MS WINDOWS BASICS
this section, we cover how to navigate some of the interfaces in MS
Windows and some useful Windows keyboard shortcuts. How long this will
take to cover depend on how much your participants already know about
MS Windows, how much useful vision they have and how far you want or
need to cover different Windows versions.
As written this
section covers Windows 10, there are differences between this and
Windows 7 or 8, if your learners are using either of them it will need
adapting but the basic structure can remain the same.
If you have participants with low vision using a screen projector and a
screen magnifier for this session might be useful.
working with NVDA, let's discuss some general features of the Windows
operating system starting with the desktop. The desktop is a grid of
shortcuts to programs files, folders, and websites. The desktop is the
default view presented with when Windows starts. Application windows
appear in front of the desktop. The desktop is always available behind
other running applications.
The taskbar runs across the bottom
of the desktop and contains the Start button on the far left,
notifications on the far right and running and pinned applications in
the centre. The taskbar is always visible unless you are running a full
screen application, which we won't be doing in this tutorial. Pressing
the Start button in the task bar or the `Windows` key on the keyboard
opens or closes the Start Menu.
The Start Menu lists recently
used applications; the File Explorer, Settings, and the Power Menu. The
Start Menu contains all of the installed applications in an
alphabetized list under the All Apps Button. New to Windows 10, is a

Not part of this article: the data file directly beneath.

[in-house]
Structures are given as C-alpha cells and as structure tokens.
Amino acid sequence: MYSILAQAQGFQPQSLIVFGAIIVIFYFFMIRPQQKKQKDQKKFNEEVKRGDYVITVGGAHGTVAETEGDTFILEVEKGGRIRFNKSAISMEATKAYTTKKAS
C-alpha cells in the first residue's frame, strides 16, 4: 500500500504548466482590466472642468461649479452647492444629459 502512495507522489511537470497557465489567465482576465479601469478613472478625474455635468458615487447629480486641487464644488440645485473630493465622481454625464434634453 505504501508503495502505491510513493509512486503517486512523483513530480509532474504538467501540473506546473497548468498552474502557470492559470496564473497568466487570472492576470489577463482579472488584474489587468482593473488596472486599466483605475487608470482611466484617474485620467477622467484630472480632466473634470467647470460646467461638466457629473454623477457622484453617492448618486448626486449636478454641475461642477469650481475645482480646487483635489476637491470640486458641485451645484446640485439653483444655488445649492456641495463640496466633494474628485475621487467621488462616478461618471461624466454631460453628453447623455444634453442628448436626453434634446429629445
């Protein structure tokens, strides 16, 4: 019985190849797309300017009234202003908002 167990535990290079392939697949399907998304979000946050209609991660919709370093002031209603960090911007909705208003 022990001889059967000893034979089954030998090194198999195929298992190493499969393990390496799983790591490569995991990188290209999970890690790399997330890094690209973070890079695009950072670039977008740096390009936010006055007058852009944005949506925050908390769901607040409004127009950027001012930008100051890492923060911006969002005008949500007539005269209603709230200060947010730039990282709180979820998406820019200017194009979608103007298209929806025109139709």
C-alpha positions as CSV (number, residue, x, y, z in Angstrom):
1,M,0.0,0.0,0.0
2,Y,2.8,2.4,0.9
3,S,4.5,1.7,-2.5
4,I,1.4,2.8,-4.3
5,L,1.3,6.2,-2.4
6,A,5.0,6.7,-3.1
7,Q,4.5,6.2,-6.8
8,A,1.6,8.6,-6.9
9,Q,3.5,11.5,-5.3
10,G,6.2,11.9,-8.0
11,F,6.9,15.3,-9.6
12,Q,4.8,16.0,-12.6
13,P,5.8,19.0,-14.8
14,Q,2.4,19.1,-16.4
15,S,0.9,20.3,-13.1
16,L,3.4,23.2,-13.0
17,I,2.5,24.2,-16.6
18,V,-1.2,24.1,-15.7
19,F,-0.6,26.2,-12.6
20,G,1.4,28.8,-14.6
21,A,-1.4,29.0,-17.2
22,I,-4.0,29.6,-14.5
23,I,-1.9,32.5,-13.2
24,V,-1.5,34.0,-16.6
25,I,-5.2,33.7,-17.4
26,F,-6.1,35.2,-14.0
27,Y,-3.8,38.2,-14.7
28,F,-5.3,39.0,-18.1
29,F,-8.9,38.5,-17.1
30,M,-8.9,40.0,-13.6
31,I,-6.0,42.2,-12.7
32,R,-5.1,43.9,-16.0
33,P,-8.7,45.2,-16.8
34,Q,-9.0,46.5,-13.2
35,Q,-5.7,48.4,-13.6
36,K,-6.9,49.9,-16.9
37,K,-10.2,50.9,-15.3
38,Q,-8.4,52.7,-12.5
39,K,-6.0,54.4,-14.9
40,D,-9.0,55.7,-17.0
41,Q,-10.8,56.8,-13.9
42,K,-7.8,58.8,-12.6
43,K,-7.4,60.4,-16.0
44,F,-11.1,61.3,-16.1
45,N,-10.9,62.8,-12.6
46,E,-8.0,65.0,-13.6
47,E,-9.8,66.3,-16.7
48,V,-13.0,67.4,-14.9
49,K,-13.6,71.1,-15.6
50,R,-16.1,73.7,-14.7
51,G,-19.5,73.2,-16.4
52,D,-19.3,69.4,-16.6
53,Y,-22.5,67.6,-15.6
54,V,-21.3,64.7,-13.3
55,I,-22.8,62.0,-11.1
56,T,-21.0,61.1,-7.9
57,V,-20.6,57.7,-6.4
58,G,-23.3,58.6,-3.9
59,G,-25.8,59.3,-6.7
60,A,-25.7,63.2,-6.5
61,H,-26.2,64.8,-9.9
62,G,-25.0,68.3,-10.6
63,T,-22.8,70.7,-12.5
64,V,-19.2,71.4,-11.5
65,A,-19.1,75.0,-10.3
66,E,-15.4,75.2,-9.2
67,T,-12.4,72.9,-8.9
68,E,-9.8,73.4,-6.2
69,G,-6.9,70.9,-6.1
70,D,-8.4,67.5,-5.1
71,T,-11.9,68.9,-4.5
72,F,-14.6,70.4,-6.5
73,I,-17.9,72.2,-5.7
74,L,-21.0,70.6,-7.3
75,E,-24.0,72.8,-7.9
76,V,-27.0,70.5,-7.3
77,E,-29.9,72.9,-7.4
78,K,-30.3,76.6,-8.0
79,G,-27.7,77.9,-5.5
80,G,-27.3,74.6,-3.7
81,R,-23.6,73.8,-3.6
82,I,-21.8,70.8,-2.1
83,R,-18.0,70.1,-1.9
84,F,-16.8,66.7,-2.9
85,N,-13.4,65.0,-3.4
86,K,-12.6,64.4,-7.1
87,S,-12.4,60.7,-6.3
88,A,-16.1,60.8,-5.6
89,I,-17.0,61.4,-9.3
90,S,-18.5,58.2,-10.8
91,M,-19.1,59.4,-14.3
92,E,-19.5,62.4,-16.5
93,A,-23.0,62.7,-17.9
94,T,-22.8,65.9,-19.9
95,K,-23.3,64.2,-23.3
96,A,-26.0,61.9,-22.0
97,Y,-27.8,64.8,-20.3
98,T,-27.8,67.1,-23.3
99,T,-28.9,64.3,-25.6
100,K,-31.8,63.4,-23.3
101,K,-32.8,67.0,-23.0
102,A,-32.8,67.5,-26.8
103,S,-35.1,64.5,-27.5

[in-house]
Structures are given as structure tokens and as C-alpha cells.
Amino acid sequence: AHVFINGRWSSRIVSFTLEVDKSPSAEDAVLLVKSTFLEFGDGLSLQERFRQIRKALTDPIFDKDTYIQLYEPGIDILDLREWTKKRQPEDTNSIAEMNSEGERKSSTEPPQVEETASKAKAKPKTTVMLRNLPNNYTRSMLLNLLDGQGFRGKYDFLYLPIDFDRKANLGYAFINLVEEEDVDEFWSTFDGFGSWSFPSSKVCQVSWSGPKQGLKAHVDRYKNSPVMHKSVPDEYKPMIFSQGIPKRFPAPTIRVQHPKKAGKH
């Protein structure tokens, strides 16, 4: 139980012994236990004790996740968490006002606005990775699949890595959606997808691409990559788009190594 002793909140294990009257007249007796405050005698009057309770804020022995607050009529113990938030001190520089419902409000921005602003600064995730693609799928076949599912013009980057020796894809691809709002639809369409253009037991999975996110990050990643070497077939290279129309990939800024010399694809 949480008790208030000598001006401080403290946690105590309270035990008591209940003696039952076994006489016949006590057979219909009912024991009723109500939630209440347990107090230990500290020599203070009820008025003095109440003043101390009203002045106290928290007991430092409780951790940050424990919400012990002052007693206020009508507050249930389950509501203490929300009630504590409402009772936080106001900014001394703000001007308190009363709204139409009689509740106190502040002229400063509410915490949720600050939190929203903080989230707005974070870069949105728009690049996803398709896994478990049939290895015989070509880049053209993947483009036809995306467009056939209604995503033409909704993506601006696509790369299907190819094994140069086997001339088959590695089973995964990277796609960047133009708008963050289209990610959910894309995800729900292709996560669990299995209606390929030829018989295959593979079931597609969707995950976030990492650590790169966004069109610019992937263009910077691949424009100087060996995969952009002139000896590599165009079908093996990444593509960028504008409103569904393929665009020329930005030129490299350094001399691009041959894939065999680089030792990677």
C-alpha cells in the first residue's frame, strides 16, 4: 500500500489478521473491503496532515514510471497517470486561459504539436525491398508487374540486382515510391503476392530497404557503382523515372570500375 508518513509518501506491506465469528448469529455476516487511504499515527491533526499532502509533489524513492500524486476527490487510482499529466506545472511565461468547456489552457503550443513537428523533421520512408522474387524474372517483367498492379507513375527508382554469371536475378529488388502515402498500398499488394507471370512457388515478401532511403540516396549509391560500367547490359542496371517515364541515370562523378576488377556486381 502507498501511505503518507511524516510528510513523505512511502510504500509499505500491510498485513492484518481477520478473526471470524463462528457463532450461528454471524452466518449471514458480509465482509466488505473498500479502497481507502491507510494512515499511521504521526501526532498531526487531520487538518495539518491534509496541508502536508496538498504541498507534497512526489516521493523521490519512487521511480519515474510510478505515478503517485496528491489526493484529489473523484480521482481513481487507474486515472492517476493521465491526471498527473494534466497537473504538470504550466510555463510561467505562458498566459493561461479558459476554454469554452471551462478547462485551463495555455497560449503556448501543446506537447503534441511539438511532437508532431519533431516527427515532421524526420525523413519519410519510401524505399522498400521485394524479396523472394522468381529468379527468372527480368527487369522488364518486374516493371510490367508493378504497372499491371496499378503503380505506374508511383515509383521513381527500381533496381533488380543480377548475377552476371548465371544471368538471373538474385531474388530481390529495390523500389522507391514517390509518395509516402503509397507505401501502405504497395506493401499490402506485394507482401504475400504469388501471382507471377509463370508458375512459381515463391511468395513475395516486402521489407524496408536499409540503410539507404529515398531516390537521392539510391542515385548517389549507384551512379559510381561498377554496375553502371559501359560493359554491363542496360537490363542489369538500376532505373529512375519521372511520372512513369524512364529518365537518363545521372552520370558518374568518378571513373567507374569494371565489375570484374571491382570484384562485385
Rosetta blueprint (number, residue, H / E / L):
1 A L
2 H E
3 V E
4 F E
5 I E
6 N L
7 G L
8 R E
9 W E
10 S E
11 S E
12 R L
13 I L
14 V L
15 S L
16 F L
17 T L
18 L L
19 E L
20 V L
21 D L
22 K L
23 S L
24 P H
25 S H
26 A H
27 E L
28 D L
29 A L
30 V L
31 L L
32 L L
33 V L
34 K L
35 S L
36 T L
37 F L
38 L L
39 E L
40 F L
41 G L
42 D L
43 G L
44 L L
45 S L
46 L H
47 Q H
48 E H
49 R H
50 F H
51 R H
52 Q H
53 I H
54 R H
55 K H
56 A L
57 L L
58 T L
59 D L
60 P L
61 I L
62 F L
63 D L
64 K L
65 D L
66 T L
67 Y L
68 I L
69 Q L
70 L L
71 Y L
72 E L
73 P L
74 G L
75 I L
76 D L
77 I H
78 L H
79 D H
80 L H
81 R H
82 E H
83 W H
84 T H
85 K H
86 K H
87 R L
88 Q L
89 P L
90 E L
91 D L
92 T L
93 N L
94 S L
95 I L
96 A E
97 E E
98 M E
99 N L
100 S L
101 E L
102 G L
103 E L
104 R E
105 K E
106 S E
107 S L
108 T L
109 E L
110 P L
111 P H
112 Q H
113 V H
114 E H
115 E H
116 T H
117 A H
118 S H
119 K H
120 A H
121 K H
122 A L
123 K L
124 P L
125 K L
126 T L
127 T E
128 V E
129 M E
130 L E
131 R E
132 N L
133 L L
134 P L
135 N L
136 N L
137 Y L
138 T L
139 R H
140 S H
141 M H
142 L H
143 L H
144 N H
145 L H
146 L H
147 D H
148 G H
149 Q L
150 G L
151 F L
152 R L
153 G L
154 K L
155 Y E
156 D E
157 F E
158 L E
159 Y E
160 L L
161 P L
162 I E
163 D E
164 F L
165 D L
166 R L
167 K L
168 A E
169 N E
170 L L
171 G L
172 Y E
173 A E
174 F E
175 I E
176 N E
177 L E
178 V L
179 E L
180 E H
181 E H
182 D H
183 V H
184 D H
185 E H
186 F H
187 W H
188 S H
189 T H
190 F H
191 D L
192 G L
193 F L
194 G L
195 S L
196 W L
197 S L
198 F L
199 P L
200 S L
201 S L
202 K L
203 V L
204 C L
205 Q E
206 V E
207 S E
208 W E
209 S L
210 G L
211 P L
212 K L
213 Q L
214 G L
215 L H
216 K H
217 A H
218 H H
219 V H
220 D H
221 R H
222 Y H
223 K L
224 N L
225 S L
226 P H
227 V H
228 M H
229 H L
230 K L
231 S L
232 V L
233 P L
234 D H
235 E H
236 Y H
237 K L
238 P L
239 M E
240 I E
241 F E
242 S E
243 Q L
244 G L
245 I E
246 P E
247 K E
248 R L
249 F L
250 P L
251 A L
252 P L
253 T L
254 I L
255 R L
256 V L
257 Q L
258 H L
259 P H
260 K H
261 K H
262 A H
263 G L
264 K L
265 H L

grid of pinned apps that appear to the right of the Start Menu list.
Microsoft dropped the Start Menu for Windows 8, a mistake for which
they were roundly and justly criticised. If you're running Windows 8
the `Windows` key opens a full screen start page with a grid layout of
icons. However, omputers running MS Windows 8 can be modified with the
free utility Classic Shell (www.classicshell.net) to have a
classic style start button.
that are pinned to the taskbar always appear in the taskbar whether
they are currently running or not. Applications run in Windows sit on
top of the desktop. These applications can be minimized, that is,
hidden from view so that they are still running but no longer visible.
Minimized applications can be restored by activating the application in
the taskbar or by switching to the application using the `Alt` plus
`Tab` key combination.
In Windows 10, there are two types of
applications Legacy Windows Desktop applications and Windows 10 apps
that are downloaded from the Windows Store. We will only be covering
the Legacy Desktop applications as most applications have not yet been
converted to the new Windows 10 format. Most of the principles covered
apply to both types of applications.
Many applications have a
menu bar that appears the top of its window and contains most of the
options for the application. The bar is a series of tabs with drop down
menus generally with file, edit, view and other options. Below the menu
bar is the body of the application and some applications have a status
bar across the very bottom.
started with NVDA. The desktop, has icons arranged in a grid, the
desktop is a convenient place to store files and shortcuts, but
learners should avoid over using it. Encourage them to keep a clean
desktop, while learning to use the Start Menu for launching programs
and a logical system of folders on the computer for storing files.
is covered in detail later. As the Desktop is the first thing that a
learner will encounter after they log on to a computer, it makes sense
to talk about it first. Press the `Home` key to get to the first
shortcut icon then the `up` or `down arrow` key to move through a
column of shortcuts, the `left` and `right` arrows to move between
NVDA will announce each shortcut in turn when you reach
the end of a column or row, NVDA won't announce anything if you keep
trying to move in the same direction.
You can also type the
first few letters of a shortcut and move directly to it. If I have a
shortcut to the Notepad program on my desktop I could start typing